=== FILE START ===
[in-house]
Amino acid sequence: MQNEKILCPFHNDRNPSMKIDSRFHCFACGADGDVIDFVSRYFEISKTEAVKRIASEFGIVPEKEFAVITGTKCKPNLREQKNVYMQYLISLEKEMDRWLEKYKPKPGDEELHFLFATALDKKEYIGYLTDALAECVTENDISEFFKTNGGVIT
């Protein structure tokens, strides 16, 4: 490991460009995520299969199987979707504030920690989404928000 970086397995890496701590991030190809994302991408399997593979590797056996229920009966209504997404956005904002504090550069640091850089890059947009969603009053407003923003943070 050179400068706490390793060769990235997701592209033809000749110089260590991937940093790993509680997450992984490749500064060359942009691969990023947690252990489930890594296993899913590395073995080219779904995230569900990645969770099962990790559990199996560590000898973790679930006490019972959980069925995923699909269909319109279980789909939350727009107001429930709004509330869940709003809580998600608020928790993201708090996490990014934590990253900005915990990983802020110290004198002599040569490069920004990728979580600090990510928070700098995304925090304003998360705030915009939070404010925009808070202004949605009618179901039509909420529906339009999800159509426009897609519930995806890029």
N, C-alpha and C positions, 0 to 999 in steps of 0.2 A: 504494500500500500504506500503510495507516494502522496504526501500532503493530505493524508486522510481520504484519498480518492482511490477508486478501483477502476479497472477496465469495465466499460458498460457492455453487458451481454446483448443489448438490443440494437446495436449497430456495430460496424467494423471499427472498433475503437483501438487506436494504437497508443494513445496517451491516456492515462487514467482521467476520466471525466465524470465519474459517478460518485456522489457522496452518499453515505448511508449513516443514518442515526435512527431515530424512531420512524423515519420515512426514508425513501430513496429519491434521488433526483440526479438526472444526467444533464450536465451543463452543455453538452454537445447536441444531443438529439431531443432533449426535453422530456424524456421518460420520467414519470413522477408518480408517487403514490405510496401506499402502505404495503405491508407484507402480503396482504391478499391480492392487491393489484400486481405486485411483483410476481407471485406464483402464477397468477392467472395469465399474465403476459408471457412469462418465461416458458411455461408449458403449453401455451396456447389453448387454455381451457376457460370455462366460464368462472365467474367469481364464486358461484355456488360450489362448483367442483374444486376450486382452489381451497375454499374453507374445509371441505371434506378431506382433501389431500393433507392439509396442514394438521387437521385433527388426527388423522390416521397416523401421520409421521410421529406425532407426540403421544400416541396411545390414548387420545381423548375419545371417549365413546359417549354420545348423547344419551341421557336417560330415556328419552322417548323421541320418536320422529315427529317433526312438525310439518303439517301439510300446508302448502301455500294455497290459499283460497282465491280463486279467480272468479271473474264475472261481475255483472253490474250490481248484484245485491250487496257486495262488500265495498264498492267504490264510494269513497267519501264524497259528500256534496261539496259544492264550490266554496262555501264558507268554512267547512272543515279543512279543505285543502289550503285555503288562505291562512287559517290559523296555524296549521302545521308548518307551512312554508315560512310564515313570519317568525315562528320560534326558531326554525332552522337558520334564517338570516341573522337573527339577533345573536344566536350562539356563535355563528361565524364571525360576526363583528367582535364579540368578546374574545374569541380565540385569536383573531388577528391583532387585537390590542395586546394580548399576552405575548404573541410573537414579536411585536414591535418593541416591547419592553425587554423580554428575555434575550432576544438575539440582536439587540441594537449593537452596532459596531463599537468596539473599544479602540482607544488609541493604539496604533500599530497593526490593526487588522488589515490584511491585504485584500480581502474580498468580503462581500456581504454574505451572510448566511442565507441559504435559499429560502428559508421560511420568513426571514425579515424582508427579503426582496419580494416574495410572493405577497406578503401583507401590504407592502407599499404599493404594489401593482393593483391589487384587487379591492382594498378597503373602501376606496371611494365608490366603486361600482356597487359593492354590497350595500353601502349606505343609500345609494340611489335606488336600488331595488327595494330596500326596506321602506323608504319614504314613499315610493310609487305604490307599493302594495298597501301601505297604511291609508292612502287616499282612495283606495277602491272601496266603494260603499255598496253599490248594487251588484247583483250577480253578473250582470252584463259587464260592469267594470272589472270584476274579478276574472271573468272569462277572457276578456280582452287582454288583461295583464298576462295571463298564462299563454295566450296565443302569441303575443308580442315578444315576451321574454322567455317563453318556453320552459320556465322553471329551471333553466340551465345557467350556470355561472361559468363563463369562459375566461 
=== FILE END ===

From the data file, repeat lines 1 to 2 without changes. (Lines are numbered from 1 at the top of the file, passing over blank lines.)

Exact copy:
[in-house]
Amino acid sequence: MQNEKILCPFHNDRNPSMKIDSRFHCFACGADGDVIDFVSRYFEISKTEAVKRIASEFGIVPEKEFAVITGTKCKPNLREQKNVYMQYLISLEKEMDRWLEKYKPKPGDEELHFLFATALDKKEYIGYLTDALAECVTENDISEFFKTNGGVIT